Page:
Originally published by David DeSteno in The New York Times on July 5, 2013.
MEDITATION is fast becoming a fashionable tool for improving your mind. With mounting scientific evidence that the practice can enhance creativity, memory and scores on standardized intelligence tests, interest in its practical benefits is growing. A number of “mindfulness” training programs, like that developed by the engineer Chade-Meng Tan at Google, and conferences like Wisdom 2.0 for business and tech leaders, promise attendees insight into how meditation can be used to augment individual performance, leadership and productivity.
This is all well and good, but if you stop to think about it, there’s a bit of a disconnect between the (perfectly commendable) pursuit of these benefits and the purpose for which meditation was originally intended. Gaining competitive advantage on exams and increasing creativity in business weren’t of the utmost concern to Buddha and other early meditation teachers. As Buddha himself said, “I teach one thing and one only: that is, suffering and the end of suffering.” For Buddha, as for many modern spiritual leaders, the goal of meditation was as simple as that. The heightened control of the mind that meditation offers was supposed to help its practitioners see the world in a new and more compassionate way, allowing them to break free from the categorizations (us/them, self/other) that commonly divide people from one another.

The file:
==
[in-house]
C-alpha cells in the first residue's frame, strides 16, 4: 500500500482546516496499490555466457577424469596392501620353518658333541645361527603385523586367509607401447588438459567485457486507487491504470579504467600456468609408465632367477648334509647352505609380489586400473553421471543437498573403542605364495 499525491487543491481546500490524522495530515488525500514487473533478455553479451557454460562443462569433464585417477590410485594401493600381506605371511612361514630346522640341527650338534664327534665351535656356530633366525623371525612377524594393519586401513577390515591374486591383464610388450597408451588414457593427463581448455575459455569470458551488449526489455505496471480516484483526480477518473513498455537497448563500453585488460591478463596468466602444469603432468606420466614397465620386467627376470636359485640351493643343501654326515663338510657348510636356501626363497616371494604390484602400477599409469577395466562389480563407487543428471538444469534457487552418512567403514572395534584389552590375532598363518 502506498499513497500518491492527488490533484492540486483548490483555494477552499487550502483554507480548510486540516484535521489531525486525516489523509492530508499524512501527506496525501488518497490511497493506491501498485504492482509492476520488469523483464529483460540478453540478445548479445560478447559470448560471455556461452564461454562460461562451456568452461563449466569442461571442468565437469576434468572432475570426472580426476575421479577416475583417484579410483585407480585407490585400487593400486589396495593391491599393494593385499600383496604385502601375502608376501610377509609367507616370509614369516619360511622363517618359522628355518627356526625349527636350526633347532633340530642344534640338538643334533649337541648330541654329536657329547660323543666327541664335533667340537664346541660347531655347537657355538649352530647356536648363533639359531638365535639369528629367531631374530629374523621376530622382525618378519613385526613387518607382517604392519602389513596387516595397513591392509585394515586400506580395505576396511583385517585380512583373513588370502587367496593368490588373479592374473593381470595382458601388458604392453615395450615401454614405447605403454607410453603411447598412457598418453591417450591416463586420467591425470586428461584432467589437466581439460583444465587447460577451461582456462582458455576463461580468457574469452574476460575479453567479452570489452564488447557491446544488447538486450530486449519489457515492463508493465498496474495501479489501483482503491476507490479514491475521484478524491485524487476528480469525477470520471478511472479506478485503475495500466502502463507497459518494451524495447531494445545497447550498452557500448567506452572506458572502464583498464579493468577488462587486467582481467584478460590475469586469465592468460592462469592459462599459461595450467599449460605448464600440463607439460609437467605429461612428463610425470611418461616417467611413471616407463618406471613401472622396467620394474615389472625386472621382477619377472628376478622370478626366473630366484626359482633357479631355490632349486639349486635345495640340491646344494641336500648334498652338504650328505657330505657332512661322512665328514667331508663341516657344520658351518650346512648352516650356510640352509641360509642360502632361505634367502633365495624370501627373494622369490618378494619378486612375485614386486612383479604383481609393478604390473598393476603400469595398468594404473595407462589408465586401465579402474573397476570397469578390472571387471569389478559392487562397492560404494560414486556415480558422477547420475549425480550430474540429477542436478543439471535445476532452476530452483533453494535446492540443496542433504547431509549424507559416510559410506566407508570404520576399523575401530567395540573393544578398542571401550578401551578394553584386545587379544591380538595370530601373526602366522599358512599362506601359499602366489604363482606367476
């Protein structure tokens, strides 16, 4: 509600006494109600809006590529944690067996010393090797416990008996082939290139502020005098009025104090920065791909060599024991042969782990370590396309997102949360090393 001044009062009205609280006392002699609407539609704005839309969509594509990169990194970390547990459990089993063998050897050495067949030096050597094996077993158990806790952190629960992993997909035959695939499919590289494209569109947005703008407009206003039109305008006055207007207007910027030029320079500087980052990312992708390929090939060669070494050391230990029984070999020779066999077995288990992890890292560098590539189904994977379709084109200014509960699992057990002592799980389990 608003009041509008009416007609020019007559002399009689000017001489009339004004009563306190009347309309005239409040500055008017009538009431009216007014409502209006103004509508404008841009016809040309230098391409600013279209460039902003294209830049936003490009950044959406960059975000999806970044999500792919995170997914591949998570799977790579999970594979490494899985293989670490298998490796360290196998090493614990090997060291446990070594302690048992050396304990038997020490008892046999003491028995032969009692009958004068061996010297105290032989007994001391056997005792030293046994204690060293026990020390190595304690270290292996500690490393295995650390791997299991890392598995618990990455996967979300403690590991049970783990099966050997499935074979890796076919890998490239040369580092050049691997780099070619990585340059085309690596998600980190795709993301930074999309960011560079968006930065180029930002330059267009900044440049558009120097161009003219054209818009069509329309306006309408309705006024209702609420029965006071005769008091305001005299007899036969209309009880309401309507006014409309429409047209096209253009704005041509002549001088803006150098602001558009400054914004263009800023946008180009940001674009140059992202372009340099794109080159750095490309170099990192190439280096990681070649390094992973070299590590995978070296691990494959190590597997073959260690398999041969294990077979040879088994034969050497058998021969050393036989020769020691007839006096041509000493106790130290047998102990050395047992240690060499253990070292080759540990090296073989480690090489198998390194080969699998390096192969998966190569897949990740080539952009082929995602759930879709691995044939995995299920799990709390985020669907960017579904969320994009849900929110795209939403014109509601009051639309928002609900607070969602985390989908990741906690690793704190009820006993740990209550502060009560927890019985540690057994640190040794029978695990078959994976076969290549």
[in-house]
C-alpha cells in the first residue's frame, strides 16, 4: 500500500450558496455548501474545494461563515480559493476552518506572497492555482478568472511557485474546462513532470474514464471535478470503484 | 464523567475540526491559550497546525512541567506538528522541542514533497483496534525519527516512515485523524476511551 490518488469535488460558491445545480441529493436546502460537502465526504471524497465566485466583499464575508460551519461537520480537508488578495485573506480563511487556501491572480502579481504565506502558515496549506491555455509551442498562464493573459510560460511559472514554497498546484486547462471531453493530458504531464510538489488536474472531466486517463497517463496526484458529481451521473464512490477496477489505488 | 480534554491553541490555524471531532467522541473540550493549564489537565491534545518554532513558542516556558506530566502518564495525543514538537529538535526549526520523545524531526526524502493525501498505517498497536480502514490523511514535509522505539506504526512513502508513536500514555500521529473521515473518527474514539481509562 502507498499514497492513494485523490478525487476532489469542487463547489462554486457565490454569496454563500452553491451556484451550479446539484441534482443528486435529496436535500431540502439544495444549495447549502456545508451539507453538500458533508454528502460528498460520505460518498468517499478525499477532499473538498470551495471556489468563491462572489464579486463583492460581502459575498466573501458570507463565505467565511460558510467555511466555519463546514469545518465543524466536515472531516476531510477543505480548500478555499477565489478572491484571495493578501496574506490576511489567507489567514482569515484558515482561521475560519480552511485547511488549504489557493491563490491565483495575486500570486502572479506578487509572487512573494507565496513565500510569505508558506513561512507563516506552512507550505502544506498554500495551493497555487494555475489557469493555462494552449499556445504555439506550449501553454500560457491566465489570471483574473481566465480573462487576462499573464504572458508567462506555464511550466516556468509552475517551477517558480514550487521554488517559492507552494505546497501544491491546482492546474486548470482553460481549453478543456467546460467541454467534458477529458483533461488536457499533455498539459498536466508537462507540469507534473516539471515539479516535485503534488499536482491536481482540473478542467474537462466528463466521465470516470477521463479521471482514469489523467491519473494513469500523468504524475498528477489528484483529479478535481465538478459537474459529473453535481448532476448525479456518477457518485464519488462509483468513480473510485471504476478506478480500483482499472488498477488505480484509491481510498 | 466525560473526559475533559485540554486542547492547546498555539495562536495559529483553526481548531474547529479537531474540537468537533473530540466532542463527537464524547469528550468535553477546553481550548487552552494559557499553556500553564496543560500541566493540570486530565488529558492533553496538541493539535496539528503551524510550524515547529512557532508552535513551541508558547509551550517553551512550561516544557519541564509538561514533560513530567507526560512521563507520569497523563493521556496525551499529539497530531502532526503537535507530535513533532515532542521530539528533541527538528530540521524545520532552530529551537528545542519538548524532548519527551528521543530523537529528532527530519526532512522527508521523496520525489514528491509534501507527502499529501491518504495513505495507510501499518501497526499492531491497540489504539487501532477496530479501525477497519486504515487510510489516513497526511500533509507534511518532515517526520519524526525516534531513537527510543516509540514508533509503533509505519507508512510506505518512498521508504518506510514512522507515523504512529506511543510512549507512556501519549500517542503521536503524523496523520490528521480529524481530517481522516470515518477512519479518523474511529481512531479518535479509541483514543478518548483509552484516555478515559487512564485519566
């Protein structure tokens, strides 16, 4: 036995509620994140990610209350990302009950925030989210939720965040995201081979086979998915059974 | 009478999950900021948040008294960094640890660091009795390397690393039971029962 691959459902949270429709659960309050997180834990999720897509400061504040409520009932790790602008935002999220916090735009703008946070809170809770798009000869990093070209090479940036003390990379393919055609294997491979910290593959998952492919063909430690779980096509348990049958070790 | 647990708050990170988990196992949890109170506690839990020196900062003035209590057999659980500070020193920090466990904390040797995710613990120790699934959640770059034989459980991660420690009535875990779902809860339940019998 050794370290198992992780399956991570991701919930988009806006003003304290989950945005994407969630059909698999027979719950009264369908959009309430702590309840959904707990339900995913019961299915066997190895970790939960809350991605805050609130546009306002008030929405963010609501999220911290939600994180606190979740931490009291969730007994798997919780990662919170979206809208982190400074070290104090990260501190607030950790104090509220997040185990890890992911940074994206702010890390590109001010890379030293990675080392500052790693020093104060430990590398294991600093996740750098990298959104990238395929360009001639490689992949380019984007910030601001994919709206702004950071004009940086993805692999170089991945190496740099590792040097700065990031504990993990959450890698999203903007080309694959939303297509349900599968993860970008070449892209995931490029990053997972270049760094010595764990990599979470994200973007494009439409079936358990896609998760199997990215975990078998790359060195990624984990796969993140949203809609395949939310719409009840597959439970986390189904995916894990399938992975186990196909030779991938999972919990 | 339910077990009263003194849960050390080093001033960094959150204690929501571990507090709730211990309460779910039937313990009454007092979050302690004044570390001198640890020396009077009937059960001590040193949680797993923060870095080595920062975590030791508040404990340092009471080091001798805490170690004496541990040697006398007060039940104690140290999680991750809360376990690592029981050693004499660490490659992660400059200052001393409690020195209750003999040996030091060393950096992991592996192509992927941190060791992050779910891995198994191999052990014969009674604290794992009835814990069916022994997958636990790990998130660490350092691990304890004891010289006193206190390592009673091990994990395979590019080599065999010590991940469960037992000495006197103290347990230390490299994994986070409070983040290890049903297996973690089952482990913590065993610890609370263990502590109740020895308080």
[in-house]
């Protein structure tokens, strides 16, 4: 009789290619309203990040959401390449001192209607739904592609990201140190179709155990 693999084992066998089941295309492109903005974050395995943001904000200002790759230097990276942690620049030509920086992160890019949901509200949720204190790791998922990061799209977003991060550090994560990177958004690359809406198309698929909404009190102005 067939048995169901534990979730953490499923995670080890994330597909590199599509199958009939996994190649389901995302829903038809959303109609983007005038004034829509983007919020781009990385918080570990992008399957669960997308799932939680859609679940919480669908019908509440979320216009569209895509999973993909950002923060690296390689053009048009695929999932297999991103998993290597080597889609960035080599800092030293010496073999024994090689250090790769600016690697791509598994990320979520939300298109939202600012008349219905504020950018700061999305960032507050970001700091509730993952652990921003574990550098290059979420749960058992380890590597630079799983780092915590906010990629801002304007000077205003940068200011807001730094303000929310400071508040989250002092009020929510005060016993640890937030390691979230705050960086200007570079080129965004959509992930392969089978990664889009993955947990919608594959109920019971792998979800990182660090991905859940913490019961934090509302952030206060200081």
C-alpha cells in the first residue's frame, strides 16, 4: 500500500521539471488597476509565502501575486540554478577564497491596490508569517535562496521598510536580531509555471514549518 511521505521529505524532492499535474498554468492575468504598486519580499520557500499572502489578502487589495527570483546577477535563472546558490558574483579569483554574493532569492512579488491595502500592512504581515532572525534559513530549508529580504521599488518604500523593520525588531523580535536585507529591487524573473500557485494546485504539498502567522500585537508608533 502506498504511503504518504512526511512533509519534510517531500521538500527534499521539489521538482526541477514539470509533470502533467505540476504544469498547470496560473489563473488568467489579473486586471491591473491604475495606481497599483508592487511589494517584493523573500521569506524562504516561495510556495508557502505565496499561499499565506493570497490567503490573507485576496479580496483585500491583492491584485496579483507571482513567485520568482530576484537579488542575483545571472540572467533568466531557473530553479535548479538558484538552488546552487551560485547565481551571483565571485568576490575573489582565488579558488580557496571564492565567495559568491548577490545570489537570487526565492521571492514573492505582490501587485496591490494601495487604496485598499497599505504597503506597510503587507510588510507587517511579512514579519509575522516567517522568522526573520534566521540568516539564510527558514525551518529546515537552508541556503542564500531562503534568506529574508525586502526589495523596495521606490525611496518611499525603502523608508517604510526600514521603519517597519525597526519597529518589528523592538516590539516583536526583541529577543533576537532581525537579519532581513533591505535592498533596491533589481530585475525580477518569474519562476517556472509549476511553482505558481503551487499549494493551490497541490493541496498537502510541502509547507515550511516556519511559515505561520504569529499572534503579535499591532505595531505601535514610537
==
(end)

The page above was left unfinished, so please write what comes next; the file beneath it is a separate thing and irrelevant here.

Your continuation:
But does meditation work as promised? Is its originally intended effect — the reduction of suffering — empirically demonstrable?
To put the question to the test, my lab, led in this work by the psychologist Paul Condon, joined with the neuroscientist Gaëlle Desbordes and the Buddhist lama Willa Miller to conduct an experiment whose publication is forthcoming in the journal Psychological Science. We recruited 39 people from the Boston area who were willing to take part in an eight-week course on meditation (and who had never taken any such course before). We then randomly assigned 20 of them to take part in weekly meditation classes, which also required them to practice at home using guided recordings. The remaining 19 were told that they had been placed on a waiting list for a future course.
After the eight-week period of instruction, we invited the participants to the lab for an experiment that purported to examine their memory, attention and related cognitive abilities. But as you might anticipate, what actually interested us was whether those who had been meditating would exhibit greater compassion in the face of suffering. To find out, we staged a situation designed to test the participants’ behavior before they were aware that the experiment had begun.